To understand the importance of goroutines, we must first understand concurrency and parallelism.
As we all know, it’s the CPU, or more precisely, its core, that executes our code, and one CPU core can handle only one instruction at a time. It’s OK back in the days when people still used punch cards to run their programs, but today, it can be hardly satisfying if we have to run our programs one by one. To solve this problem, there are basically two solutions: Have more cores, or interleave programs.
By having more cores, we can increase the number of programs that can run simultaneously, since having n cores means n instructions can be handled at a time, and that’s parallelism. And by interleaving programs, a few instructions from Program A will be executed, and then the kernel will take over to make some arrangement, and then a few instructions from Program B will be executed, and then the kernel will again take over, and then a few more instructions from Program A will be executed and so on. If your PC is fast, it will feel like multiple programs are running simultaneously even if there is only one CPU core, and that’s concurrency.
To take advantage of parallelism, it’s normal to split the workload of a program into multiple threads but, although threads have many advantages over processes, they are just lightweight processes and not really cheap. Just like opening a dozen applications on your computer, if you create too many threads, your computer will feel lagging just the same because of concurrency.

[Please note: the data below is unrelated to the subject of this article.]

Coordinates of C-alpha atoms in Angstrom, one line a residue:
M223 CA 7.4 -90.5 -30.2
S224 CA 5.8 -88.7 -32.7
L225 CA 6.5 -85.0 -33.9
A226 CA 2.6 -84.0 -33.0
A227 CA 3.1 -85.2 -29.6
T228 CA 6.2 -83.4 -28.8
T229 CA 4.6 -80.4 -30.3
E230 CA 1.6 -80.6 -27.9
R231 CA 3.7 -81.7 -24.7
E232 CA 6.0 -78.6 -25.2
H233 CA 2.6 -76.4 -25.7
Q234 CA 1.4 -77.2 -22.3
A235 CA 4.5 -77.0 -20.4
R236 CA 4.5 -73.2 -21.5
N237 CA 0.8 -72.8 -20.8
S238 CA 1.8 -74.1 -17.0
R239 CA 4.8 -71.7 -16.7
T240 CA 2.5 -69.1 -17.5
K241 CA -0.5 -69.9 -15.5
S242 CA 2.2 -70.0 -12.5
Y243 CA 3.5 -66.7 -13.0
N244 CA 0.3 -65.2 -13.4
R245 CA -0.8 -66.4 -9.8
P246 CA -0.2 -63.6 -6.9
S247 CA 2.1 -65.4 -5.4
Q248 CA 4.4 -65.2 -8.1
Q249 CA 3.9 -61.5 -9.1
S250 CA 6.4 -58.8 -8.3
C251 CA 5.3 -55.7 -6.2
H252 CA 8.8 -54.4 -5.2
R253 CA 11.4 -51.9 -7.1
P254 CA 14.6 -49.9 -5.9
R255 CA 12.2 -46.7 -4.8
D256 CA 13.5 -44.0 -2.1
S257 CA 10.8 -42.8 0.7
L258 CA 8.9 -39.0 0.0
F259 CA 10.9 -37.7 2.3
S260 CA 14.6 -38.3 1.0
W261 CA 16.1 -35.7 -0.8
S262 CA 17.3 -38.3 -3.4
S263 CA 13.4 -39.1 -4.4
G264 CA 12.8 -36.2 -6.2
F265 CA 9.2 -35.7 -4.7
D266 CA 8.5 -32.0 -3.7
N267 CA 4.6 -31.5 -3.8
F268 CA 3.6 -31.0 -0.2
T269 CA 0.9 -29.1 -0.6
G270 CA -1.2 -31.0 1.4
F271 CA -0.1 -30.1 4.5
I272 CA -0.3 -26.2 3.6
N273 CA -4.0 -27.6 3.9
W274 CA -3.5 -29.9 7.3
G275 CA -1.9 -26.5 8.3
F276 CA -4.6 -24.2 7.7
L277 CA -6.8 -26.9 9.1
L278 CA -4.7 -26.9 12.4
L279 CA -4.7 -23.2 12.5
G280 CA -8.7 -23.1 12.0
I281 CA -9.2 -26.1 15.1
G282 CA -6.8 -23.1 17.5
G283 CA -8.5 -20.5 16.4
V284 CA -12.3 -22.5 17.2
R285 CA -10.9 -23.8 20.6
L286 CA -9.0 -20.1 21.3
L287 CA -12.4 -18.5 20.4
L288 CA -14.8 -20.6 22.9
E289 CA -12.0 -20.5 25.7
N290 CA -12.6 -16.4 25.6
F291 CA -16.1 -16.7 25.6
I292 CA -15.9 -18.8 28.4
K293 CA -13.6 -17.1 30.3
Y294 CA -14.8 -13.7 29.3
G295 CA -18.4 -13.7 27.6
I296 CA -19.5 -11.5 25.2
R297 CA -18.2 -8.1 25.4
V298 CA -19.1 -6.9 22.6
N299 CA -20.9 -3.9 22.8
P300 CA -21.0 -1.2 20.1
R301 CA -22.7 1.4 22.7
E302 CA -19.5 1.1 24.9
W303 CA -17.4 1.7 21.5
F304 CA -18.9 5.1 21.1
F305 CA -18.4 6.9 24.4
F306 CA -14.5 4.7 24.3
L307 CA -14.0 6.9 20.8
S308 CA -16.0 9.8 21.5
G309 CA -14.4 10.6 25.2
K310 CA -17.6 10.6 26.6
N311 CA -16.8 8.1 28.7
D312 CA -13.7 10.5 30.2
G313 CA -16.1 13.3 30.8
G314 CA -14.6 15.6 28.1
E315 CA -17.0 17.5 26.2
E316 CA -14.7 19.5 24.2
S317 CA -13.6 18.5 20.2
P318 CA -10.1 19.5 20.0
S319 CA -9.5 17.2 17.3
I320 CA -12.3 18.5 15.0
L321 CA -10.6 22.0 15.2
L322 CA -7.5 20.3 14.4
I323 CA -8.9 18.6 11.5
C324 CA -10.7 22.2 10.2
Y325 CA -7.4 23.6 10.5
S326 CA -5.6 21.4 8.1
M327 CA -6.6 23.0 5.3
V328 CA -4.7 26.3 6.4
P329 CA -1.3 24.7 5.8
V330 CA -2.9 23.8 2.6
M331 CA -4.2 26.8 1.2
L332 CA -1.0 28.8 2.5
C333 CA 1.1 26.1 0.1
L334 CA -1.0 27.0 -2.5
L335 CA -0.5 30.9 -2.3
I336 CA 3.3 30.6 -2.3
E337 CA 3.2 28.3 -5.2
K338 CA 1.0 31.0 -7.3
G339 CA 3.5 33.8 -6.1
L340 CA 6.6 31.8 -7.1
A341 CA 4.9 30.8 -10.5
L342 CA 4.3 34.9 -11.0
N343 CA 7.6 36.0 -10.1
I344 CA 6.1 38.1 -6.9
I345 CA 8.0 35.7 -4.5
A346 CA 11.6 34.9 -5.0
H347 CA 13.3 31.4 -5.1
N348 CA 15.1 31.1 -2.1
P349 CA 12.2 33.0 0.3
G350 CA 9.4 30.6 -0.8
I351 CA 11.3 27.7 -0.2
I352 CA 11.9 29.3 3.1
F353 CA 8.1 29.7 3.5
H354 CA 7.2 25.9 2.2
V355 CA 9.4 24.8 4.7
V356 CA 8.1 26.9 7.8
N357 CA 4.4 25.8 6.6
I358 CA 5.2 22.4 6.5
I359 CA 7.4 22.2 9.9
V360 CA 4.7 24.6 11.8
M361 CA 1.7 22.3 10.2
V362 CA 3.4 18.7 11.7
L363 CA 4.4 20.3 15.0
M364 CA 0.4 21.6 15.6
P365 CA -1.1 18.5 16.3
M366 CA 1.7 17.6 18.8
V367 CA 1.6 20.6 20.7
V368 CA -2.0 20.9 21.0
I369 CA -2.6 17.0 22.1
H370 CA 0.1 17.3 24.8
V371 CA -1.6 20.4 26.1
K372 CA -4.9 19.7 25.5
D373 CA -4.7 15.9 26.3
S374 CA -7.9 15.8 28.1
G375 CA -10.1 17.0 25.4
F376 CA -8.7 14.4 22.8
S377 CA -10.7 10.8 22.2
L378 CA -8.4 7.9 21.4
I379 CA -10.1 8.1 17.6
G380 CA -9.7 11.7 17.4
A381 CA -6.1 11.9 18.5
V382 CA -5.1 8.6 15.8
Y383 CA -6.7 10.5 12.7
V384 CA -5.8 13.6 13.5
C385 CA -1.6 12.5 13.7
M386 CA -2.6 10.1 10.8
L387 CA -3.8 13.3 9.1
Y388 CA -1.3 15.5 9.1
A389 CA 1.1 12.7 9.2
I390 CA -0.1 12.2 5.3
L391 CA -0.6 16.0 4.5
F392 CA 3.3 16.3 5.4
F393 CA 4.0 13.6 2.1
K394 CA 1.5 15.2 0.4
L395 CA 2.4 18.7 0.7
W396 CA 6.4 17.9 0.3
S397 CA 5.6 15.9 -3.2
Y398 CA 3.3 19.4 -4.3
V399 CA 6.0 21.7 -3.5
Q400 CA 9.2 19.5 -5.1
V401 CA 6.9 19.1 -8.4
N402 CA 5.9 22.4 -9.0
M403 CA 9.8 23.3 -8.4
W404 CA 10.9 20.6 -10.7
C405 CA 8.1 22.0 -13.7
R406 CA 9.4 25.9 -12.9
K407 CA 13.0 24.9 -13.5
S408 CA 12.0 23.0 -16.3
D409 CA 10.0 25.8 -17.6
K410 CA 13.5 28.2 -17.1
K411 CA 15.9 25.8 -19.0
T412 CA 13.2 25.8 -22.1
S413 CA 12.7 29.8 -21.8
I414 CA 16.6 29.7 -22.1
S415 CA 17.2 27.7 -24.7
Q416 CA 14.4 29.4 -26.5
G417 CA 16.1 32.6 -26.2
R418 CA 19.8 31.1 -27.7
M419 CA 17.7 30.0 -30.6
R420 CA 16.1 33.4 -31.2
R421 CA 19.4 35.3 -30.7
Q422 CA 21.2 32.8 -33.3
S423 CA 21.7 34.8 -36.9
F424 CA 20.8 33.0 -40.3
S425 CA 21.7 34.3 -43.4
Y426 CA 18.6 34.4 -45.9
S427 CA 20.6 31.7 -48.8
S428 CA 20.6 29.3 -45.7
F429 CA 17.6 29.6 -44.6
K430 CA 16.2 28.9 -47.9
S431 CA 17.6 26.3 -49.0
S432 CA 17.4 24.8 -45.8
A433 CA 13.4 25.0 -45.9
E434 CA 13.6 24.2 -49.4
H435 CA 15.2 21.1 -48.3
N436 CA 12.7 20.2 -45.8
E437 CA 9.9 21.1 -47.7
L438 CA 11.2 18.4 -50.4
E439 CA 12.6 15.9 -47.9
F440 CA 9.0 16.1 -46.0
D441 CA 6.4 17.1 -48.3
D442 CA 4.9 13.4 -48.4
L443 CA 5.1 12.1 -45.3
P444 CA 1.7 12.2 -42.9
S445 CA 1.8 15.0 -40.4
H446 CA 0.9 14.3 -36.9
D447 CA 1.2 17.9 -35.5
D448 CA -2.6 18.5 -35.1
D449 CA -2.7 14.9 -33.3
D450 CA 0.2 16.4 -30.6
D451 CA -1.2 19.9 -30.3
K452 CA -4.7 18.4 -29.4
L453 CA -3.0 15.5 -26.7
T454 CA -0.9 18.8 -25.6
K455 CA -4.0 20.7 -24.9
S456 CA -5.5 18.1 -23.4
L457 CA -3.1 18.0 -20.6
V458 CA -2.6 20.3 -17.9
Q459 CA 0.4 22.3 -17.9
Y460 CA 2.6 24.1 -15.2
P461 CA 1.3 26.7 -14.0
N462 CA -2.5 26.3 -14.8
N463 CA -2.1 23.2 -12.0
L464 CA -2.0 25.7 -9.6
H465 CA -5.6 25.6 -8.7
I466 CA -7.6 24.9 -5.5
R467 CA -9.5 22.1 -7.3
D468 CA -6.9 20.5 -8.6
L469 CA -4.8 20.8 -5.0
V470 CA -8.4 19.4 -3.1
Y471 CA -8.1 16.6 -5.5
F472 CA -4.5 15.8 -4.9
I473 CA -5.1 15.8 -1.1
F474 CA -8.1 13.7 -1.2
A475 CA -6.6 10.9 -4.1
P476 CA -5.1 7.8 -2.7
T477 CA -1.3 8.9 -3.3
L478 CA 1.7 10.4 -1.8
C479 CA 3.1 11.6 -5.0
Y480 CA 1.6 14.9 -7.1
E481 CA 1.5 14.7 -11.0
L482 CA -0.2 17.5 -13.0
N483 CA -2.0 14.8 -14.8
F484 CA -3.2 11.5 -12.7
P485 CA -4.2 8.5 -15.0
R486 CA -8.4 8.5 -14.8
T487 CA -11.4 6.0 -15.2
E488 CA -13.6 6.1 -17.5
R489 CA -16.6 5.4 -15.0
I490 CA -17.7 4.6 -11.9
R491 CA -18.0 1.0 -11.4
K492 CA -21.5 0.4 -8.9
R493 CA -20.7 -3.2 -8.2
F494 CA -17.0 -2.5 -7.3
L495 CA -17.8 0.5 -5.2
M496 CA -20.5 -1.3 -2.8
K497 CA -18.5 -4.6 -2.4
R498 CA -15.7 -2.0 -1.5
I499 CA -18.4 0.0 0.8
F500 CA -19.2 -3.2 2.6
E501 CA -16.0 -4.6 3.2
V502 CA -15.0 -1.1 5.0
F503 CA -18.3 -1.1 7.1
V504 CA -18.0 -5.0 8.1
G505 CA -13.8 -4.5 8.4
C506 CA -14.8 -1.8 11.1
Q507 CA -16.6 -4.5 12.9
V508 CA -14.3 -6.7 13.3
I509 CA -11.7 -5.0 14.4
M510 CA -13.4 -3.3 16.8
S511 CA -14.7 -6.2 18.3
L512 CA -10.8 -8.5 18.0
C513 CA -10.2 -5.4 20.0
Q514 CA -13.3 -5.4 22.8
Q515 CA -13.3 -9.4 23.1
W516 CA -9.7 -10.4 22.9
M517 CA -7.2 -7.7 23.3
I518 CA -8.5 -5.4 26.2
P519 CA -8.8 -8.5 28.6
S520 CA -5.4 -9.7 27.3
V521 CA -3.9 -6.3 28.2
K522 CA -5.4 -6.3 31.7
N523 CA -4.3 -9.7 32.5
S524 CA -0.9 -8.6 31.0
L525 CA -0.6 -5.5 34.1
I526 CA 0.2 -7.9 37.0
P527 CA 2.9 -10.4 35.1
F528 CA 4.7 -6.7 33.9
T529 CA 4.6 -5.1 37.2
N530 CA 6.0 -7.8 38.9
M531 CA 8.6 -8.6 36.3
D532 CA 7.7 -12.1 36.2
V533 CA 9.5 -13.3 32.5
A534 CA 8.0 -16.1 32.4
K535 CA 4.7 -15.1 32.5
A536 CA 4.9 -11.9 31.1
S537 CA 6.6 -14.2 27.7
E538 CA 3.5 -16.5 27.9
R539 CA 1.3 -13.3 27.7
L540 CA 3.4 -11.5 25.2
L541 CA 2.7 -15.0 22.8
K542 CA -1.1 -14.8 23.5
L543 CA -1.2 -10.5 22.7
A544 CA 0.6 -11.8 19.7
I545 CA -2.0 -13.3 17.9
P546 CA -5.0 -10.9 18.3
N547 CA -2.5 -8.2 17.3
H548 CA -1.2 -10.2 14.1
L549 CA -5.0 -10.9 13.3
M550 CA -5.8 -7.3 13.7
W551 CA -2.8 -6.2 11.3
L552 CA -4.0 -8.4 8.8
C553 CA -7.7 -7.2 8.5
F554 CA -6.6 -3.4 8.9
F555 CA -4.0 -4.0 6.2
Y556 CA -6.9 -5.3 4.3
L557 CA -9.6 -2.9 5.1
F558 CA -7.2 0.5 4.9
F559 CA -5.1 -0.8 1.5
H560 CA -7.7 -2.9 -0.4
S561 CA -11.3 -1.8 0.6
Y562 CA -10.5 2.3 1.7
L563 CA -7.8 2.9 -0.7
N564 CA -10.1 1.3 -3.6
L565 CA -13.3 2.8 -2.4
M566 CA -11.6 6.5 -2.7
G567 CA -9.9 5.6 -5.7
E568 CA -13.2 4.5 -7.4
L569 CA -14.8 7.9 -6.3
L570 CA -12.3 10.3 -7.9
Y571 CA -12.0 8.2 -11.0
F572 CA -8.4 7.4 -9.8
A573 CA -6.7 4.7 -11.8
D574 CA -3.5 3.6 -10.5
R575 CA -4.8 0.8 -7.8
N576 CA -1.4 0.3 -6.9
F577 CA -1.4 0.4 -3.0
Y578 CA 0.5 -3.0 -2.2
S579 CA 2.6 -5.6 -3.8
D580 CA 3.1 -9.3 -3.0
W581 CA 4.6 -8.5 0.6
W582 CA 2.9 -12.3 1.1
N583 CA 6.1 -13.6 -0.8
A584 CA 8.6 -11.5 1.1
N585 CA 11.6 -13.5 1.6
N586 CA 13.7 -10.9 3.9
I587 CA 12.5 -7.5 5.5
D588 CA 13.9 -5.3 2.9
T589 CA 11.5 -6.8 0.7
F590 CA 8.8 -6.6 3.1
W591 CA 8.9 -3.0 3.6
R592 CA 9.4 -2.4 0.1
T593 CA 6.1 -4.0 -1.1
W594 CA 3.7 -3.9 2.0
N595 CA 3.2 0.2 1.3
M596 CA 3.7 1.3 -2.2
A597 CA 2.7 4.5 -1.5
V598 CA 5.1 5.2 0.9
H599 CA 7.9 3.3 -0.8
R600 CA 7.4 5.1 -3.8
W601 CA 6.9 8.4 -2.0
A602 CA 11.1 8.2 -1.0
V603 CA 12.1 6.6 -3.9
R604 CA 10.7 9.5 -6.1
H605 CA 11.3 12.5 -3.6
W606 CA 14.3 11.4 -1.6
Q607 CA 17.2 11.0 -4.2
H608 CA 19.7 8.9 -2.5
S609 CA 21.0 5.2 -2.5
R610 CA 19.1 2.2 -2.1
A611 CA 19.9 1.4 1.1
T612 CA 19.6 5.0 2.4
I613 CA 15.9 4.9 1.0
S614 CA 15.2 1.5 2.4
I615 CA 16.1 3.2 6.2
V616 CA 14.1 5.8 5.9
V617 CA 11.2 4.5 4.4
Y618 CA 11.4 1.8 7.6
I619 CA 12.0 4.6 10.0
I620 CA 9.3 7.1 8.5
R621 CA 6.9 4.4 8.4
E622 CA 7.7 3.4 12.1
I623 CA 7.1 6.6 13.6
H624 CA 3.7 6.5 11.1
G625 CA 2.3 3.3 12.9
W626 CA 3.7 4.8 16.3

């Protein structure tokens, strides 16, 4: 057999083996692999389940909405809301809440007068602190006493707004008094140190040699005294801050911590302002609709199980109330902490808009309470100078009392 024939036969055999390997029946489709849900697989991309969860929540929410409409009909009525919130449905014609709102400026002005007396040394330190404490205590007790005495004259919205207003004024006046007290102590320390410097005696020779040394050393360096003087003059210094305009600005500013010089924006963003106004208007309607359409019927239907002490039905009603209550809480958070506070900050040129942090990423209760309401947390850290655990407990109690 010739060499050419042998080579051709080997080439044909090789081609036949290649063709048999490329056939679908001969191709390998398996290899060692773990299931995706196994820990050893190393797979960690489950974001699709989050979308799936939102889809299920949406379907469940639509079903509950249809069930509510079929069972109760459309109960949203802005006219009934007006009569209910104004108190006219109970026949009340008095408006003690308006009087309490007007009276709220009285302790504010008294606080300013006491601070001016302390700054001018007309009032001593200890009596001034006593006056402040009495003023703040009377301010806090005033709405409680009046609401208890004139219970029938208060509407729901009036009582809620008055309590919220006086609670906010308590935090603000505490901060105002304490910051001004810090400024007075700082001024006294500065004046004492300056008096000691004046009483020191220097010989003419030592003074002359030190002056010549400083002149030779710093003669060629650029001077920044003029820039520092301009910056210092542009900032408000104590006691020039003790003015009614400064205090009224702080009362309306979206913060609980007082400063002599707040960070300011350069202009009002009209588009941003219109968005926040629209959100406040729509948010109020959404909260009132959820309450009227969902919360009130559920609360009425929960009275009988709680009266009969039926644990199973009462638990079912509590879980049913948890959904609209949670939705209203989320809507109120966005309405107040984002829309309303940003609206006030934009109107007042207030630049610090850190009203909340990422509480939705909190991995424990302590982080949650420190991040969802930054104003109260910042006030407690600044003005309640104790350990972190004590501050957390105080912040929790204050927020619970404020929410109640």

To avoid creating a whole army of threads and cause other programs to starve (e.g. 1024 threads of the same program v.s. your Spotify), we should only create as many threads as we need. Generally speaking, it’s better to create no more than one thread for each core. It’s not easy, however. For example, a server may need to handle hundreds or thousands of requests per second, to say the least, and even with IO multiplexing techniques such as epoll, a handful of threads (if limited by the number of cores) are far from enough for time-consuming requests. Concurrency is still needed. But we don’t want our threads to compete with other programs for CPU time and we just want some level of concurrency within our own program. That is to say, what we need is just a scheduler after all. And that leads us to user-level threading. That is, we implement our own scheduler for our program.
Just like the kernel scheduler, user-level threading comes in two flavors: cooperative (coroutines) and preemptive. Earlier versions of Go use the former. The basic idea behind cooperative threading is simple: you can create many coroutines and you can switch to another coroutine whenever you like but you have to do it manually. By manually switching between coroutines, you can achieve some level of concurrency, but as you can see, if we call a blocking function like read(), there is no way for us to go anywhere before it returns. And that’s where preemptive scheduling comes into play. Preemptive scheduling uses a scheduler to ensure that multiple routines are interleaved properly. However, to achieve this level of control using a language without native support, like C, a thorough rewrite of the language is necessary and that brings me to Go.
Goroutines combine kernel-level threads (you can use GOMAXPROCS to set the number of kernel-level threads you would like to use) with user-level threads, taking advantage of both parallelism and concurrency. With goroutines, you get a preemptive scheduler straight out of the box, and you don’t need to worry about building your own thread pools, and I think that’s exactly what makes Go so useful for servers and cloud applications.